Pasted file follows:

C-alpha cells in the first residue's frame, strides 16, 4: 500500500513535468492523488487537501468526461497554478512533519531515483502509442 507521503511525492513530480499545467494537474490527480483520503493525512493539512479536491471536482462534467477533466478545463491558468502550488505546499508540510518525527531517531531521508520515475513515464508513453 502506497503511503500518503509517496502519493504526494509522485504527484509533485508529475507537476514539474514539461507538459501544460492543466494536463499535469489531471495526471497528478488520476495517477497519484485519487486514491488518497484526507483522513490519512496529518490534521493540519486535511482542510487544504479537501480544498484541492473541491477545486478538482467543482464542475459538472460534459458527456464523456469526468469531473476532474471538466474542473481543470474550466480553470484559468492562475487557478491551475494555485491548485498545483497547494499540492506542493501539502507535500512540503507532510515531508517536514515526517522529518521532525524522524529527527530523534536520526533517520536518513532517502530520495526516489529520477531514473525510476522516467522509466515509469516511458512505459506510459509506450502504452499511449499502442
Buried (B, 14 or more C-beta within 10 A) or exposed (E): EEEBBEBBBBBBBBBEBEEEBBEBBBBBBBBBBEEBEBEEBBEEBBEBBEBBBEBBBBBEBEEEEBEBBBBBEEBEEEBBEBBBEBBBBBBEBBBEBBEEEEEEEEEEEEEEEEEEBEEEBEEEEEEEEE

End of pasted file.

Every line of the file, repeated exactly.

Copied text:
C-alpha cells in the first residue's frame, strides 16, 4: 500500500513535468492523488487537501468526461497554478512533519531515483502509442 507521503511525492513530480499545467494537474490527480483520503493525512493539512479536491471536482462534467477533466478545463491558468502550488505546499508540510518525527531517531531521508520515475513515464508513453 502506497503511503500518503509517496502519493504526494509522485504527484509533485508529475507537476514539474514539461507538459501544460492543466494536463499535469489531471495526471497528478488520476495517477497519484485519487486514491488518497484526507483522513490519512496529518490534521493540519486535511482542510487544504479537501480544498484541492473541491477545486478538482467543482464542475459538472460534459458527456464523456469526468469531473476532474471538466474542473481543470474550466480553470484559468492562475487557478491551475494555485491548485498545483497547494499540492506542493501539502507535500512540503507532510515531508517536514515526517522529518521532525524522524529527527530523534536520526533517520536518513532517502530520495526516489529520477531514473525510476522516467522509466515509469516511458512505459506510459509506450502504452499511449499502442
Buried (B, 14 or more C-beta within 10 A) or exposed (E): EEEBBEBBBBBBBBBEBEEEBBEBBBBBBBBBBEEBEBEEBBEEBBEBBEBBBEBBBBBEBEEEEBEBBBBBEEBEEEBBEBBBEBBBBBBEBBBEBBEEEEEEEEEEEEEEEEEEBEEEBEEEEEEEEE